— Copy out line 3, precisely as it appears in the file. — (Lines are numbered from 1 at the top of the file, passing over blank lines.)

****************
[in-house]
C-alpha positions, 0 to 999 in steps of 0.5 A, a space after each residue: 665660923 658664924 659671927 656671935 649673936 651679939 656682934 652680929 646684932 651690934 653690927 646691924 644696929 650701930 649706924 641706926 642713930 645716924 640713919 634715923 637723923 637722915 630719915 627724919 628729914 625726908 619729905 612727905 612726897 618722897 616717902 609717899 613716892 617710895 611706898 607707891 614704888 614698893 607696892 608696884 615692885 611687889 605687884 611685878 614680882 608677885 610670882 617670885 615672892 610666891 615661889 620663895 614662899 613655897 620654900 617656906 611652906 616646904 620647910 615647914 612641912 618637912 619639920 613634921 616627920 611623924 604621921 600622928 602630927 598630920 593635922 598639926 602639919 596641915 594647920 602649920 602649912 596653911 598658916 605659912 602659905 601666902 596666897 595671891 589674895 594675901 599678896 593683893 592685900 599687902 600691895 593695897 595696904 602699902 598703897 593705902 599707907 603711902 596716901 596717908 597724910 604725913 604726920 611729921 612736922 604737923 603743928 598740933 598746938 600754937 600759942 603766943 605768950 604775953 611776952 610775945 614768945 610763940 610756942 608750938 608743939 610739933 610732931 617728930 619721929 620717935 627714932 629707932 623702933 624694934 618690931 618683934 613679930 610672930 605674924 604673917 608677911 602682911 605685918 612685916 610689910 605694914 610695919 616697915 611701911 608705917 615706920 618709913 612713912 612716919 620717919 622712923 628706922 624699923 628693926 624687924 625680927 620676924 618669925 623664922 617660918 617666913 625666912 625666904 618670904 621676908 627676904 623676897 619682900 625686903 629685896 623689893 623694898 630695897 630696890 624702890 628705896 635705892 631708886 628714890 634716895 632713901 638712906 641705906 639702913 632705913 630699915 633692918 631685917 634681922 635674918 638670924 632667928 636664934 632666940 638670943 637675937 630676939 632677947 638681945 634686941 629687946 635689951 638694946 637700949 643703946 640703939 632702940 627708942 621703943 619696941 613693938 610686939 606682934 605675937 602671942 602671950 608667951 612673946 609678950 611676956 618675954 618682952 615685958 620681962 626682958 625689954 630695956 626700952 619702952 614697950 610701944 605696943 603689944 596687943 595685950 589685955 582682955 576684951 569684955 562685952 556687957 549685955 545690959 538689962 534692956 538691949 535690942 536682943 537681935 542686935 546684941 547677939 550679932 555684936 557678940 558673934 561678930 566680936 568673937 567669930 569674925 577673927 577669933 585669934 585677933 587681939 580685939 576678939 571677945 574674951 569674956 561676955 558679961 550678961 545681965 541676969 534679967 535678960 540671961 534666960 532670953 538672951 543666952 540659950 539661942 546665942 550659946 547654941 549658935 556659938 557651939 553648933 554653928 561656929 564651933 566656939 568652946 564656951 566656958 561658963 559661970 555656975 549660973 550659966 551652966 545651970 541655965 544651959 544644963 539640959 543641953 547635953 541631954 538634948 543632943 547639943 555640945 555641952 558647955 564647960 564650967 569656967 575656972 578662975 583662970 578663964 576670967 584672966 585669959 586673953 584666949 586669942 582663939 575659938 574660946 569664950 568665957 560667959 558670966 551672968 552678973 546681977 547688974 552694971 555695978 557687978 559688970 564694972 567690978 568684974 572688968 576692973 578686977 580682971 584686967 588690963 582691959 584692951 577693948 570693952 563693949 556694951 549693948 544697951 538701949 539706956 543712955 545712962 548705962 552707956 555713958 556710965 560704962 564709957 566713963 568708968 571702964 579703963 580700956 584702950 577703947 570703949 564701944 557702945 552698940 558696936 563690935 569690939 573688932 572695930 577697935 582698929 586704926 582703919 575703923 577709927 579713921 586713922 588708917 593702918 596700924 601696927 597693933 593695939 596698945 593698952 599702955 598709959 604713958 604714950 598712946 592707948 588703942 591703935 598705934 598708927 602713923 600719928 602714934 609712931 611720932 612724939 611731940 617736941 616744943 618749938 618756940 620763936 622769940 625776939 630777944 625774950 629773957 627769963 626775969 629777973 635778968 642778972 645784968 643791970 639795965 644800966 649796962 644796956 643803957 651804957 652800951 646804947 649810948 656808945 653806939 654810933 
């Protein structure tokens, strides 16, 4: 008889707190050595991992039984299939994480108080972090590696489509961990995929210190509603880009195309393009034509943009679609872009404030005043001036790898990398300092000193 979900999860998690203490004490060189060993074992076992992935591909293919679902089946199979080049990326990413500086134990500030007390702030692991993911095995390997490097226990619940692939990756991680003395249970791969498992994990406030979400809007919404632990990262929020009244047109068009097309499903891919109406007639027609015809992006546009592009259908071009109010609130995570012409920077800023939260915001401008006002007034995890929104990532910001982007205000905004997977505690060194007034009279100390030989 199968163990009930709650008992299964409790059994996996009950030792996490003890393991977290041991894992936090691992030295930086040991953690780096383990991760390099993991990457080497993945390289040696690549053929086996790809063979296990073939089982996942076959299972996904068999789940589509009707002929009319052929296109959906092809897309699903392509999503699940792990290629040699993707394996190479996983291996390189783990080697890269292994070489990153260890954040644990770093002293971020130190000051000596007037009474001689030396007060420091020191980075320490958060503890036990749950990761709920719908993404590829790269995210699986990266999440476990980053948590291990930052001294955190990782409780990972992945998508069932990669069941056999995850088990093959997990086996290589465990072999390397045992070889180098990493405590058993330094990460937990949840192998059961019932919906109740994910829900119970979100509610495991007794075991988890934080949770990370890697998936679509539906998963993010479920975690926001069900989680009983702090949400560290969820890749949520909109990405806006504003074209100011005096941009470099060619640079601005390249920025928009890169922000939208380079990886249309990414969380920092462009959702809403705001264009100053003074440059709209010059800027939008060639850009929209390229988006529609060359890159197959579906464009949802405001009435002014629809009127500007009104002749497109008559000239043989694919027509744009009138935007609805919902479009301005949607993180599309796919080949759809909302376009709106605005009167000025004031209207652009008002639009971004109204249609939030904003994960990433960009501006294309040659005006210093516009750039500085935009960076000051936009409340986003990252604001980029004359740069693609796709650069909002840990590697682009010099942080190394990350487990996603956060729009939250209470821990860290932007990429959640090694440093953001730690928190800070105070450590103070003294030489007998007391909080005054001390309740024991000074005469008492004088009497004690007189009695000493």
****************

């Protein structure tokens, strides 16, 4: 008889707190050595991992039984299939994480108080972090590696489509961990995929210190509603880009195309393009034509943009679609872009404030005043001036790898990398300092000193 979900999860998690203490004490060189060993074992076992992935591909293919679902089946199979080049990326990413500086134990500030007390702030692991993911095995390997490097226990619940692939990756991680003395249970791969498992994990406030979400809007919404632990990262929020009244047109068009097309499903891919109406007639027609015809992006546009592009259908071009109010609130995570012409920077800023939260915001401008006002007034995890929104990532910001982007205000905004997977505690060194007034009279100390030989 199968163990009930709650008992299964409790059994996996009950030792996490003890393991977290041991894992936090691992030295930086040991953690780096383990991760390099993991990457080497993945390289040696690549053929086996790809063979296990073939089982996942076959299972996904068999789940589509009707002929009319052929296109959906092809897309699903392509999503699940792990290629040699993707394996190479996983291996390189783990080697890269292994070489990153260890954040644990770093002293971020130190000051000596007037009474001689030396007060420091020191980075320490958060503890036990749950990761709920719908993404590829790269995210699986990266999440476990980053948590291990930052001294955190990782409780990972992945998508069932990669069941056999995850088990093959997990086996290589465990072999390397045992070889180098990493405590058993330094990460937990949840192998059961019932919906109740994910829900119970979100509610495991007794075991988890934080949770990370890697998936679509539906998963993010479920975690926001069900989680009983702090949400560290969820890749949520909109990405806006504003074209100011005096941009470099060619640079601005390249920025928009890169922000939208380079990886249309990414969380920092462009959702809403705001264009100053003074440059709209010059800027939008060639850009929209390229988006529609060359890159197959579906464009949802405001009435002014629809009127500007009104002749497109008559000239043989694919027509744009009138935007609805919902479009301005949607993180599309796919080949759809909302376009709106605005009167000025004031209207652009008002639009971004109204249609939030904003994960990433960009501006294309040659005006210093516009750039500085935009960076000051936009409340986003990252604001980029004359740069693609796709650069909002840990590697682009010099942080190394990350487990996603956060729009939250209470821990860290932007990429959640090694440093953001730690928190800070105070450590103070003294030489007998007391909080005054001390309740024991000074005469008492004088009497004690007189009695000493």